In Yelp's latest quarter, which highlighted a big move overseas, the company reported a 65% increase in revenue and an 87% increase in local advertising revenue. However, the dangerous aspect of Yelp's revenue stream is that 82% of total sales are reliant on local ad spending. We saw in the dot-com bubble that ad-heavy businesses rarely survive, and I doubt Yelp's an exception to the rule. Even if it does survive, I don't see how it gets past being only marginally profitable. Like Groupon, the health of the economy will dictate profitability, but there are far too few variables both companies can actually control. I'd suggest keeping the yellow caution tape around these two companies.

Foolish roundup
Sometimes an earnings beat or miss isn't as cut-and-dried as it appears. I've given my two cents on what's next for each of these companies -- now it's your turn to sound off. Share your thoughts in the comments section below and consider adding these stocks to your free and personalized Watchlist.

Does this business model have a chance? See what our top analysts think.
Groupon's story is one of the American Dream. The company went from 400 subscribers in 2008 to over 150 million today. While this story is definitely one of triumph on a business level, its success most certainly hasn't been shared by investors. Company shares have fallen over 80% over the past year and left investors panicked. Will this company live out its American Dream, or leave shareholders empty-handed? In order to answer that question, our analyst has compiled a premium research report with in-depth analysis on whether you should buy or sell Groupon right now, and why. Simply click here now to get started.

Read/Post Comments (0) | Recommend This Article (3)

Comments from our Foolish Readers

Help us keep this a respectfully Foolish area! This is a place for our readers to discuss, debate, and learn more about the Foolish investing topic you read about above. Help us keep it clean and safe. If you believe a comment is abusive or otherwise violates our Fool's Rules, please report it via the Report this Comment Report this Comment icon found on every comment.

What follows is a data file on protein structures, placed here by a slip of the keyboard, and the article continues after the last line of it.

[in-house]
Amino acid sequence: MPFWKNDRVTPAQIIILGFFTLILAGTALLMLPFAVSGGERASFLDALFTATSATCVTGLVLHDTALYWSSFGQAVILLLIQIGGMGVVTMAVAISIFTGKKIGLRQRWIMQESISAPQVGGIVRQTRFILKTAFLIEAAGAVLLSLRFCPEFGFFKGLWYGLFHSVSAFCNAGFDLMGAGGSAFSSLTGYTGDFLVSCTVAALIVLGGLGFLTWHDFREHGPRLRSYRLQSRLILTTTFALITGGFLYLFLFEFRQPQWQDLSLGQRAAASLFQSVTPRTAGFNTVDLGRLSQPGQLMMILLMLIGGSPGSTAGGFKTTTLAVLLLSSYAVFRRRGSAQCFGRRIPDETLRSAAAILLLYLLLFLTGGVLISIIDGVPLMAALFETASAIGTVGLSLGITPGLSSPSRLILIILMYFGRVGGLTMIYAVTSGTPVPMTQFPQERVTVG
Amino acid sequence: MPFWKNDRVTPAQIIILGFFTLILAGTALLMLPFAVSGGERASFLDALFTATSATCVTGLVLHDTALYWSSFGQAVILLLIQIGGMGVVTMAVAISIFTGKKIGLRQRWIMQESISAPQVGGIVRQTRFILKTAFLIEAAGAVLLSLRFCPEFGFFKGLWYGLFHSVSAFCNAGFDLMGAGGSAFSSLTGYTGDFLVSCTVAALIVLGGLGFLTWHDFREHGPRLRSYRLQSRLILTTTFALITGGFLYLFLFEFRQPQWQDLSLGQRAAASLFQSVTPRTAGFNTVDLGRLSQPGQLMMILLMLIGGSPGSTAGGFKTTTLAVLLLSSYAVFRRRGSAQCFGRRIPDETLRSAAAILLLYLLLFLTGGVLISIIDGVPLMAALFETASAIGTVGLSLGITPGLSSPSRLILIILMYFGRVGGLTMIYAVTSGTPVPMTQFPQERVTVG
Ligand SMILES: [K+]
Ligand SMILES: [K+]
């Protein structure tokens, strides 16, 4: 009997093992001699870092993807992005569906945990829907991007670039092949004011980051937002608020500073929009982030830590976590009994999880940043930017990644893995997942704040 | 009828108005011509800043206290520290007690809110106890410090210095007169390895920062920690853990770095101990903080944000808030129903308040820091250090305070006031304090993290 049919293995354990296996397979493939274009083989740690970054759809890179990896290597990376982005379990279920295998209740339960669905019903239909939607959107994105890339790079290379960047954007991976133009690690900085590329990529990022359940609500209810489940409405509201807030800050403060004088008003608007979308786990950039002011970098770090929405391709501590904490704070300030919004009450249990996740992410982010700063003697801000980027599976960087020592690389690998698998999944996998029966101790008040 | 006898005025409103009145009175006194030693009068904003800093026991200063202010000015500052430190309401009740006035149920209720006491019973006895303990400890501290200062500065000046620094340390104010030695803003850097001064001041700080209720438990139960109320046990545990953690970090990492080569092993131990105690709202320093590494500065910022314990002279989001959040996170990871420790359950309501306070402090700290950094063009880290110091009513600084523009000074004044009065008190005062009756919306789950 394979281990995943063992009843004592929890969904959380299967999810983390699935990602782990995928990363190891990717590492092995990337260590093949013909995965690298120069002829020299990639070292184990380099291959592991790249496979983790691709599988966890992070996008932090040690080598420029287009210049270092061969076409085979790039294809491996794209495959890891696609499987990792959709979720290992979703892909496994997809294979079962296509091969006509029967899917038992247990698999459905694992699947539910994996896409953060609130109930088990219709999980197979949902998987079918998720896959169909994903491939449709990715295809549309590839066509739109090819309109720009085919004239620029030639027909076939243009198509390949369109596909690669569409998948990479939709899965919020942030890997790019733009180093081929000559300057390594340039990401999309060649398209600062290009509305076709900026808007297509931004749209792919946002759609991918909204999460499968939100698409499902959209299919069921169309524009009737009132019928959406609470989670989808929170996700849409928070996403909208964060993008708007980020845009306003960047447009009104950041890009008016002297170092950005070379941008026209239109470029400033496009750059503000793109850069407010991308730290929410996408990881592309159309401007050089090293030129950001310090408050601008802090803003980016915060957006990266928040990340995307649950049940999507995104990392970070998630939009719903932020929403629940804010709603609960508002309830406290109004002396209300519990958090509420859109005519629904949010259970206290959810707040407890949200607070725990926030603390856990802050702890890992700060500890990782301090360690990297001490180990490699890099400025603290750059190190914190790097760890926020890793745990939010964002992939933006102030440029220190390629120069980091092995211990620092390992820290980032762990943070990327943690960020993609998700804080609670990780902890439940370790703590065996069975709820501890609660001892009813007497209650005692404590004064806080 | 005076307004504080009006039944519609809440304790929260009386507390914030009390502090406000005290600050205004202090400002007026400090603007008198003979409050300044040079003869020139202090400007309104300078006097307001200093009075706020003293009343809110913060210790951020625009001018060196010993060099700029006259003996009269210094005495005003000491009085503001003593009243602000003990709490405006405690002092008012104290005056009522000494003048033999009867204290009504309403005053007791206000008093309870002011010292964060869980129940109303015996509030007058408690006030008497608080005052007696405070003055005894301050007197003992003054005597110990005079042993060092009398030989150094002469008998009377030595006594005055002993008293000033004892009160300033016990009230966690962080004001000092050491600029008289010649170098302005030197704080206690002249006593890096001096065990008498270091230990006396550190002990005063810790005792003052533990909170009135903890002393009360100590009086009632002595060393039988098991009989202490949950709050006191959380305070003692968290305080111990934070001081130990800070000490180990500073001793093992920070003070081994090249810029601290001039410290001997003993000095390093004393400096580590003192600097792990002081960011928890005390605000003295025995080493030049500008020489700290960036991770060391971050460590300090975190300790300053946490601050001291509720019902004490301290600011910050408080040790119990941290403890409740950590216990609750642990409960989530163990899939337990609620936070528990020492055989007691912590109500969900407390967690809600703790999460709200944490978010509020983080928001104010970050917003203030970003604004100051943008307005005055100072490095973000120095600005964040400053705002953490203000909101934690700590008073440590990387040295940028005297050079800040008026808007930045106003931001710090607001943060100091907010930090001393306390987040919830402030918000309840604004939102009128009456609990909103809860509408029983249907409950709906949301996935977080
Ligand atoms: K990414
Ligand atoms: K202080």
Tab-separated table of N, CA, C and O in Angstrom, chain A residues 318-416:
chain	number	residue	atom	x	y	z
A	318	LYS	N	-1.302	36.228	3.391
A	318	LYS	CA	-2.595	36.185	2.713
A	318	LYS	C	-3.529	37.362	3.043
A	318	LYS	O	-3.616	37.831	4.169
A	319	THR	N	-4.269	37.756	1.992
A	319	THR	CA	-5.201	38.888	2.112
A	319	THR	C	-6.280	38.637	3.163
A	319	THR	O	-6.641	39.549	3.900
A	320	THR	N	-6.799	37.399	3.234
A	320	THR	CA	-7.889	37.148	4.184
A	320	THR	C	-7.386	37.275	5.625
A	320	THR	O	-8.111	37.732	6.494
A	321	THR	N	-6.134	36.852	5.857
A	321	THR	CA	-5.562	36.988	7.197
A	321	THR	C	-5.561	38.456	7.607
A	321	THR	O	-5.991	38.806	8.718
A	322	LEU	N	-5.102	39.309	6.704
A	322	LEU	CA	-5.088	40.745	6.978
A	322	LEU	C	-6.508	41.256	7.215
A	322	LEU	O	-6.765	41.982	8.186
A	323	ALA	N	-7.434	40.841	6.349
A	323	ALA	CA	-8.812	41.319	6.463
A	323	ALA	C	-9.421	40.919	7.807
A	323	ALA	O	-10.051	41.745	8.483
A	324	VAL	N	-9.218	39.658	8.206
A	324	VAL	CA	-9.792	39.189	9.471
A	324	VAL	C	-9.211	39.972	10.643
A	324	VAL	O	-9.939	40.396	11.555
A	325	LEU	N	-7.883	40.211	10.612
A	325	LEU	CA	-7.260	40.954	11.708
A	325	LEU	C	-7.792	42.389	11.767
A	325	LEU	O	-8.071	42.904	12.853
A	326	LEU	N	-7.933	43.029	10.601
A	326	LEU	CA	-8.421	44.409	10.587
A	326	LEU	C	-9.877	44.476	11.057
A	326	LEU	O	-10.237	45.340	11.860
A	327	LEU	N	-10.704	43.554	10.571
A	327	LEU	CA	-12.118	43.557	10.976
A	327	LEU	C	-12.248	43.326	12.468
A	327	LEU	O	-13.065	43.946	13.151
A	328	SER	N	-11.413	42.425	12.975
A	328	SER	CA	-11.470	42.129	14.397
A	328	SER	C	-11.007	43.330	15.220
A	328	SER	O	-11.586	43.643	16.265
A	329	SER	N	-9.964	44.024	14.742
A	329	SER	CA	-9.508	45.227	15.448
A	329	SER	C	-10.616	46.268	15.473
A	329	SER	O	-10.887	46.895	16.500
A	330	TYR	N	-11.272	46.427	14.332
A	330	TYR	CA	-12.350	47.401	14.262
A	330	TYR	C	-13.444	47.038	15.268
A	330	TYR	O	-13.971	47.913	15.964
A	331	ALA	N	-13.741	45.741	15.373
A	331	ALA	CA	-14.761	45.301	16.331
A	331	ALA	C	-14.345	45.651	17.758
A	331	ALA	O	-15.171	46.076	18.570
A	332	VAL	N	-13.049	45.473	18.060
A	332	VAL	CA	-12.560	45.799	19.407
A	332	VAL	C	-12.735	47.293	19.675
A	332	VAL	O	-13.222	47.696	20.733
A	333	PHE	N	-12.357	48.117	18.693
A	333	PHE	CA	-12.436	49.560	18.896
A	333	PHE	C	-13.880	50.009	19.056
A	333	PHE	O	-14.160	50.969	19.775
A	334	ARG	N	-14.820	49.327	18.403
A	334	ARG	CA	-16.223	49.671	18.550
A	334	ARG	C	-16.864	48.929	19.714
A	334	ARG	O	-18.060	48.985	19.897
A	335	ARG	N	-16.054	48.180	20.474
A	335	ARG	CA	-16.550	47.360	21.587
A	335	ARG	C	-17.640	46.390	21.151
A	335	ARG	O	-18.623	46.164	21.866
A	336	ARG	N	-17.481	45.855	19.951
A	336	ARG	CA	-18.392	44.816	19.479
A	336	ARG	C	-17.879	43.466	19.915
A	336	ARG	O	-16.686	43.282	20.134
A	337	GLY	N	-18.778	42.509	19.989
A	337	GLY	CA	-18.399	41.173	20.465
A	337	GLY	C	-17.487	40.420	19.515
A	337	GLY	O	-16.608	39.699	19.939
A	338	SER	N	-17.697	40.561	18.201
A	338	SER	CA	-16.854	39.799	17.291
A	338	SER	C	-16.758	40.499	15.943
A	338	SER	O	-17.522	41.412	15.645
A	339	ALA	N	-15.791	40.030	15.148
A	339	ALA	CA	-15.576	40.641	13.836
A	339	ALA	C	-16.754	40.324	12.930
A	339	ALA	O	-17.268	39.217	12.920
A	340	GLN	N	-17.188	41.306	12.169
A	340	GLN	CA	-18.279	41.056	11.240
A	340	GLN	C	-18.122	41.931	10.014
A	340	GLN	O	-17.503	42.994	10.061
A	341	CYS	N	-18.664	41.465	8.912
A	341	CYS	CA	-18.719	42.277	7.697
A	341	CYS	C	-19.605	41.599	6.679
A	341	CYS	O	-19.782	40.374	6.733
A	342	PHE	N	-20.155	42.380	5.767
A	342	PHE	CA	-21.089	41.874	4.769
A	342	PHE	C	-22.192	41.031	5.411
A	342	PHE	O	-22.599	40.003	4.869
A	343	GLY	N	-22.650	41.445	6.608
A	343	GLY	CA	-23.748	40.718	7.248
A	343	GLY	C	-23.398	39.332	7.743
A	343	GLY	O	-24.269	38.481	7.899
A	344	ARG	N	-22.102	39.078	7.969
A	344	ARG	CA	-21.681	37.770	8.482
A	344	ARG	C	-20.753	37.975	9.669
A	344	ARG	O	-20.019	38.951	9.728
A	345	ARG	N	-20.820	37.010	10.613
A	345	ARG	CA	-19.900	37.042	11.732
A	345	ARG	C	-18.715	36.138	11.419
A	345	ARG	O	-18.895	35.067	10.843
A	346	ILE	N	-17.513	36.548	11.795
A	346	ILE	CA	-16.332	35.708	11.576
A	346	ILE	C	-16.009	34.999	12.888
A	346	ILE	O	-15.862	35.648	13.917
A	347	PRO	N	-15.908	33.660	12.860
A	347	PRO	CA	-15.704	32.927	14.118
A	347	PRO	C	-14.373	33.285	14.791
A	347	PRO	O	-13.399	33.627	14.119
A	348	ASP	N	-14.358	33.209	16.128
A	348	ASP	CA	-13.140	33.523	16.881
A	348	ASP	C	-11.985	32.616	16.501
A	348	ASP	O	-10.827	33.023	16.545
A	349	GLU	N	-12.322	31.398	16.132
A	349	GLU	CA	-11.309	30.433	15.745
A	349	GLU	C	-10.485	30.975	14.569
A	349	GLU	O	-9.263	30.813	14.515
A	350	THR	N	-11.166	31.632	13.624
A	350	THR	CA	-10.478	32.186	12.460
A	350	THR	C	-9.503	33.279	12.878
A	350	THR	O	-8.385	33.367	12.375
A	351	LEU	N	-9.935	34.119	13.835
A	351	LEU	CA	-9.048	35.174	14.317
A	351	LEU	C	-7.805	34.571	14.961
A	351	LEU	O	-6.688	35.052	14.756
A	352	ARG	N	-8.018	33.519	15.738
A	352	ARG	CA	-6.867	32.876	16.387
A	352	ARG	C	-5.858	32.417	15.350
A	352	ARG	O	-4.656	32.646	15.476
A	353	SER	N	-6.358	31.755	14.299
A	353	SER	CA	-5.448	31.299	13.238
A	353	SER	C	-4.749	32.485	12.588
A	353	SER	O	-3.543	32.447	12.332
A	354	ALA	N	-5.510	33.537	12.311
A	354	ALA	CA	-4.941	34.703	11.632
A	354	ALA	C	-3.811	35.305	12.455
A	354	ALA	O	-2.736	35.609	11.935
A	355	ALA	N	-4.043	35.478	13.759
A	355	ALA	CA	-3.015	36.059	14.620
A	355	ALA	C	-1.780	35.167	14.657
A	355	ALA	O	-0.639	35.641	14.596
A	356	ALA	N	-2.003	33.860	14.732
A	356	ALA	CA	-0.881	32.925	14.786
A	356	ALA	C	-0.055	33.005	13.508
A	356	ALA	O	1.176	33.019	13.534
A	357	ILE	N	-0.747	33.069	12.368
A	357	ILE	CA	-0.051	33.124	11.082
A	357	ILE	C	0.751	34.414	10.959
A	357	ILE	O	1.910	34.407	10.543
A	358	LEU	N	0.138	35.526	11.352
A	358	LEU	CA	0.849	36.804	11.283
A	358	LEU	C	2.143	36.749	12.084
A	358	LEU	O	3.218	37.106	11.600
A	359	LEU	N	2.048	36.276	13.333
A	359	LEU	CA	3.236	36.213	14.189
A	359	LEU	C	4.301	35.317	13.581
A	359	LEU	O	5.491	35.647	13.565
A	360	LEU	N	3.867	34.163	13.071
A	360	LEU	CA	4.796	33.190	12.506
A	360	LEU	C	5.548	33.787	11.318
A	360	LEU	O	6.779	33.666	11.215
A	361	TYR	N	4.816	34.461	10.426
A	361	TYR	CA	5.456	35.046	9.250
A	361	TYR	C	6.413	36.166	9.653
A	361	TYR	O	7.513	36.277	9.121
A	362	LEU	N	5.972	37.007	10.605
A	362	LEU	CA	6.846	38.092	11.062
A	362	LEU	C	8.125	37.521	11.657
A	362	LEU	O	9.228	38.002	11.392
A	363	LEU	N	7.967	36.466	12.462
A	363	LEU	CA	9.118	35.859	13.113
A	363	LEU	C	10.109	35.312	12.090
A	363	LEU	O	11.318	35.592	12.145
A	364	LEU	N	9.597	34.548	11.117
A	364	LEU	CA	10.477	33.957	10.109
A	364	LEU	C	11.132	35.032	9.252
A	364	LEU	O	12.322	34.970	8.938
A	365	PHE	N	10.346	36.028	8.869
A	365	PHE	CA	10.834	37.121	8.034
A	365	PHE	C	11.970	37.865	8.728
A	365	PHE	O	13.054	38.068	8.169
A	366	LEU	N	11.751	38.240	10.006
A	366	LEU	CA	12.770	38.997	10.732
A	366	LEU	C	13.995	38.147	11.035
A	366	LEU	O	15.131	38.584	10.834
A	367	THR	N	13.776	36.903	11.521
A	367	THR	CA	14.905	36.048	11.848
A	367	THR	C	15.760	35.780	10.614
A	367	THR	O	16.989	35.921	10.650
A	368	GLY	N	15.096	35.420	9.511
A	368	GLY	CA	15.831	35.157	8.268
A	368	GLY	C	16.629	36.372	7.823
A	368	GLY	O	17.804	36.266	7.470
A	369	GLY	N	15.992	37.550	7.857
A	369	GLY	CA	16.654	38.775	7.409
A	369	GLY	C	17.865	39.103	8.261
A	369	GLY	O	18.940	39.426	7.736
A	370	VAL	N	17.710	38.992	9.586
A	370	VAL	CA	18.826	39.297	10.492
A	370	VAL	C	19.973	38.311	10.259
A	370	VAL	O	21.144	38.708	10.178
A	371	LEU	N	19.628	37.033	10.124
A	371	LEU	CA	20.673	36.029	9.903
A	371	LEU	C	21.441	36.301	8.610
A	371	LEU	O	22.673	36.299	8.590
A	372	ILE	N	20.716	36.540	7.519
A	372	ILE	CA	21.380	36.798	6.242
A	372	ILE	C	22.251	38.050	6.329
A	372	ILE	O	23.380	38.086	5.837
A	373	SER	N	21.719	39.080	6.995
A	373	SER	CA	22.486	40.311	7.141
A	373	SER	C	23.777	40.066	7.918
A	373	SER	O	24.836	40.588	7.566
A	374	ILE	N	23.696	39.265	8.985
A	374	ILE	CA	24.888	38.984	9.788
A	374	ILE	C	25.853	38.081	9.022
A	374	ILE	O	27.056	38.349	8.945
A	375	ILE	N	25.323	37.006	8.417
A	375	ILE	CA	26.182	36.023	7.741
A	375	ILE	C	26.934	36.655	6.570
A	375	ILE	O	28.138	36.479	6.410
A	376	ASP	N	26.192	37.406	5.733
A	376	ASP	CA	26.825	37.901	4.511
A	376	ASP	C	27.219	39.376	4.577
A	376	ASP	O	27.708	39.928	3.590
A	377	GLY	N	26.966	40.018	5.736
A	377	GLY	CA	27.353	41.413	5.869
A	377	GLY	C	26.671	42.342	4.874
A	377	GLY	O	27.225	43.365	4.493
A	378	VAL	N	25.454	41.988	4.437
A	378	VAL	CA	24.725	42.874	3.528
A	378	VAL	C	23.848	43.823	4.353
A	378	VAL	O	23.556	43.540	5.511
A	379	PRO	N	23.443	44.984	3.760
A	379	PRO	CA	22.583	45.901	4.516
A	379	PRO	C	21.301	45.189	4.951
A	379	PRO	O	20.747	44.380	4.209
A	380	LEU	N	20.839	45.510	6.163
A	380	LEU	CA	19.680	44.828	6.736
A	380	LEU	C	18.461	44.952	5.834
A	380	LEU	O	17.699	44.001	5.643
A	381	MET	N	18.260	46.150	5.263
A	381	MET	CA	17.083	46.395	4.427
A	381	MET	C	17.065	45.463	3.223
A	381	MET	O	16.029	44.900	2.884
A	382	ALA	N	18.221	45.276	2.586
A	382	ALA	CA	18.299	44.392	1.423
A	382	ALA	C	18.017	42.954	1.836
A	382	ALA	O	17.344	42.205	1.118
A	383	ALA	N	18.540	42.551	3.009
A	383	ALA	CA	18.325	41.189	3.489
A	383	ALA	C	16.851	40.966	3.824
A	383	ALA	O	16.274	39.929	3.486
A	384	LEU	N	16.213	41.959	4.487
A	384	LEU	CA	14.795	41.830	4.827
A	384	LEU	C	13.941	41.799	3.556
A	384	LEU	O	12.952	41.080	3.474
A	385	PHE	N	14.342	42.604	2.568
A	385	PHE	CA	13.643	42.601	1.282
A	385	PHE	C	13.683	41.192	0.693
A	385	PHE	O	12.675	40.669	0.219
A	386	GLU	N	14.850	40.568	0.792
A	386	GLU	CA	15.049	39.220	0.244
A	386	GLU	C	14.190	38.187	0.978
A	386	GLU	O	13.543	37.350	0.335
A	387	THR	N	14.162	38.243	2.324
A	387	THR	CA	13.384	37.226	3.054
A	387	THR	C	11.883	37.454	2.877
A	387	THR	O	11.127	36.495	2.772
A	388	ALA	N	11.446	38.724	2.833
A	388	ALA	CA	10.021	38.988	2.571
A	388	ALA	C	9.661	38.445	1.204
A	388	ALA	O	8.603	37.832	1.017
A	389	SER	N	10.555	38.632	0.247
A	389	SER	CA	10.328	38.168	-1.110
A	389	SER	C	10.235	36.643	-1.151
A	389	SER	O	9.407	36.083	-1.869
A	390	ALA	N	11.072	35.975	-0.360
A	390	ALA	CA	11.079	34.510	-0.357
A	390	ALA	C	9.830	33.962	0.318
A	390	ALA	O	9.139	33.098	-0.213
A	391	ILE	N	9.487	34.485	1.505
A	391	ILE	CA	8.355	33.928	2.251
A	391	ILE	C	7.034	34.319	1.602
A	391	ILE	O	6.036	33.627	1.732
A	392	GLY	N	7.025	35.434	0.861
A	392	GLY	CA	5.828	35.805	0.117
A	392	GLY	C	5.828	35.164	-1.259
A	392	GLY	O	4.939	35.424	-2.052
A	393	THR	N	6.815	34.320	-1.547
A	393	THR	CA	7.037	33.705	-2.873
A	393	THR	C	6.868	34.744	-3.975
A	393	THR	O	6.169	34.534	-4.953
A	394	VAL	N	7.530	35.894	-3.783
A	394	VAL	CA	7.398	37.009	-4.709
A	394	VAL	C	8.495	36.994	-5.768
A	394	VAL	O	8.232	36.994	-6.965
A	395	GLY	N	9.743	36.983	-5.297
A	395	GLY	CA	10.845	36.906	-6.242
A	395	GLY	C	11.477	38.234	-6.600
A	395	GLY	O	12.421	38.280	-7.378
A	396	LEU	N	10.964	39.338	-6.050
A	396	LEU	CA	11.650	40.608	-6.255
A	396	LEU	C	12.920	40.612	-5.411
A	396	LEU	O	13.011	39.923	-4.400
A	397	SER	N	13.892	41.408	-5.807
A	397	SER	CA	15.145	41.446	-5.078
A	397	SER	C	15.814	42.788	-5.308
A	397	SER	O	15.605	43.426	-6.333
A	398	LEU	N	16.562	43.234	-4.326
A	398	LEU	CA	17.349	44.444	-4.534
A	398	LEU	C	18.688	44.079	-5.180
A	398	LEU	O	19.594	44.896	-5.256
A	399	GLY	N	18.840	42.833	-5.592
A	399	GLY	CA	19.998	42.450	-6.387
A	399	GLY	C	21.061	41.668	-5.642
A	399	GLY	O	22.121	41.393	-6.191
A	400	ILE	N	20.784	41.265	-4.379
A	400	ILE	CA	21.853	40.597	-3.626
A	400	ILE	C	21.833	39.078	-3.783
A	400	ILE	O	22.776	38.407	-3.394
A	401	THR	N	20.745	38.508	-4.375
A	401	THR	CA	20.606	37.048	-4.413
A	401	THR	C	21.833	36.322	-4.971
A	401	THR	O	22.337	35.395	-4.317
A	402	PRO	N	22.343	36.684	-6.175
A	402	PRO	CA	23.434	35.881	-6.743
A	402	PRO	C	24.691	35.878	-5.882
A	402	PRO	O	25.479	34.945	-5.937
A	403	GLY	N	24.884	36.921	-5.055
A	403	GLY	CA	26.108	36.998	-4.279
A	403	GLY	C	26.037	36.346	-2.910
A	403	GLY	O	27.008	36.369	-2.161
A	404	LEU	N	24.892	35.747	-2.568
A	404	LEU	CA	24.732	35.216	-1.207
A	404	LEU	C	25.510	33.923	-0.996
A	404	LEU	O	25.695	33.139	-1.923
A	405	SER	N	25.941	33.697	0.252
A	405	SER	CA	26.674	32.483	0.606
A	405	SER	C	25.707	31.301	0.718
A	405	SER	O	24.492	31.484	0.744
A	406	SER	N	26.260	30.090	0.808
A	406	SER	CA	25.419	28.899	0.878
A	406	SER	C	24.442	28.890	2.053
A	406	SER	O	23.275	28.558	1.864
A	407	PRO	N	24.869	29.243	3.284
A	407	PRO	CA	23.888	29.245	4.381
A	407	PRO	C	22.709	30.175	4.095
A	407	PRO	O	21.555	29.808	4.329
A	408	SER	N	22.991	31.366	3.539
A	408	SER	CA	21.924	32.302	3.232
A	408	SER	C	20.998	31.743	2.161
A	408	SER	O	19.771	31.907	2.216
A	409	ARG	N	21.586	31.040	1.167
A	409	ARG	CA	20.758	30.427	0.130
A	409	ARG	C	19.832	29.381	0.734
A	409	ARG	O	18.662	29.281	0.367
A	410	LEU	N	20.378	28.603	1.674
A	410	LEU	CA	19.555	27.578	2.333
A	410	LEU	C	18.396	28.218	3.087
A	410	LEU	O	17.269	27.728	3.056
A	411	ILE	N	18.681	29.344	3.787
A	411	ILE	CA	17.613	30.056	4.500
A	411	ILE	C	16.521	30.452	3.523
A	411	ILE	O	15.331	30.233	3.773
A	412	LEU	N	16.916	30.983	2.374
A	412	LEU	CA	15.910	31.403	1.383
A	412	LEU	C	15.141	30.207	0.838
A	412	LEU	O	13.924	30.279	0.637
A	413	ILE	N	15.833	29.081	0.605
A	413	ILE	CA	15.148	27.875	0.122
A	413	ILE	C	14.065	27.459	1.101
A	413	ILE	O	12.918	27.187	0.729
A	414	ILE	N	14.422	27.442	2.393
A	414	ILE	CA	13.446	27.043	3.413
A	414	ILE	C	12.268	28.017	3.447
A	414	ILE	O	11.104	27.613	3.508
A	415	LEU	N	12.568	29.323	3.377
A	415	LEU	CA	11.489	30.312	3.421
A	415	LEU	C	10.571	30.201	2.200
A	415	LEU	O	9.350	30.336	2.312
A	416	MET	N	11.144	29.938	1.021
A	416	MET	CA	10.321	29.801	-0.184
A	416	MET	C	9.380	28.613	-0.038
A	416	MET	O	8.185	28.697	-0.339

Be the first one to comment on this article.

Compare Brokers

Fool Disclosure

Sponsored Links

Leaked: Apple's Next Smart Device
(Warning, it may shock you)
The secret is out... experts are predicting 458 million of these types of devices will be sold per year. 1 hyper-growth company stands to rake in maximum profit - and it's NOT Apple. Show me Apple's new smart gizmo!

DocumentId: 2247000, ~/Articles/ArticleHandler.aspx, 9/29/2016 1:21:16 AM

Report This Comment

Use this area to report a comment that you believe is in violation of the community guidelines. Our team will review the entry and take any appropriate action.

Sending report...

Today's Market

updated 3 hours ago Sponsored by:
DOW 18,339.24 110.94 0.61%
S&P 500 2,171.37 11.44 0.53%
NASD 5,318.55 12.84 0.24%

Create My Watchlist

Go to My Watchlist

You don't seem to be following any stocks yet!

Better investing starts with a watchlist. Now you can create a personalized watchlist and get immediate access to the personalized information you need to make successful investing decisions.

Data delayed up to 5 minutes

Related Tickers

9/28/2016 4:02 PM
ALL $69.10 Up +0.12 +0.17%
Allstate CAPS Rating: ****
CALX $7.56 Up +0.25 +3.42%
Calix CAPS Rating: ****
YELP $41.71 Up +0.04 +0.10%
Yelp CAPS Rating: **